When gas prices spiraled toward the stratosphere, car-rental companies saw a distinct change in their customers' reservations strategies. Chris Payne, Dollar Thrifty's senior manager of corporate communications, offered this explanation in an article on Direct magazine's Web site:

"There are road warriors who like to get the best deal they can. [Before gas prices went up] they would reserve a smaller car than they really needed knowing we'd probably sell out and they'd get a bigger car at no extra cost. Now people are saying, 'Wait a minute—I reserved a smaller car and you want to give me that gas guzzler? Forget it, I don't want it.'"

The company, unable to make swift changes in its fleet, responded by creating a chart with which rental agents could assuage the concerns of their hesitant customers. According to Magill, "The chart shows gas usage and overall rental price differences model by model, based on a 100-mile round trip." By demonstrating how an upgrade offered a significant increase in comfort without costing as much as a customer might anticipate, Dollar Thrifty was able to frame the issue in realistic terms—essentially, that the tradeoff might be worth the extra $50 spent on gas. Interestingly, Magill notes that the chart remained a rental-counter fixture even after gas prices subsided.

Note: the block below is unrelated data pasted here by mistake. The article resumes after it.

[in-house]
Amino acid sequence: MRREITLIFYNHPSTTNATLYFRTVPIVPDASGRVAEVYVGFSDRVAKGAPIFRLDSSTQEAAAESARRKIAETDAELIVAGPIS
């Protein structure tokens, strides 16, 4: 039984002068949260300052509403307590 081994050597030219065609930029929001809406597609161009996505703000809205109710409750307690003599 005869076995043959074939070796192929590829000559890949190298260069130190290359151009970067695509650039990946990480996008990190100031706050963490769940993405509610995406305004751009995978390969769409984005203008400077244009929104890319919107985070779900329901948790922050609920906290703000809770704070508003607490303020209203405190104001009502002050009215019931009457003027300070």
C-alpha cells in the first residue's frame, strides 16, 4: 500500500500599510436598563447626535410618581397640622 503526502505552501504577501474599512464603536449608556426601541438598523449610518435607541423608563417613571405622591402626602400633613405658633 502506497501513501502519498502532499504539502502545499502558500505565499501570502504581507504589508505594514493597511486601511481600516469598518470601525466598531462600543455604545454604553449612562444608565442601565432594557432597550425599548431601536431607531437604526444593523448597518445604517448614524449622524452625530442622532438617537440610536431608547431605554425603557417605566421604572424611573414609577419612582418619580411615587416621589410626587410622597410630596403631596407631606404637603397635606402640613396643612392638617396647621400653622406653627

Your Marketing Inspiration: In a shaky economy where customers have become increasingly price conscious, it's not a bad idea to show them how an upgrade might provide plenty of benefits without breaking the bank.

More Inspiration:
Paul Chaney: How to Raise the Level of Your 'Twinfluence'
Dana Vanen Heuvel: It's NOT Just Giving Information Away
Paul Williams: Ideas to Help Your Business in Our Down Economy

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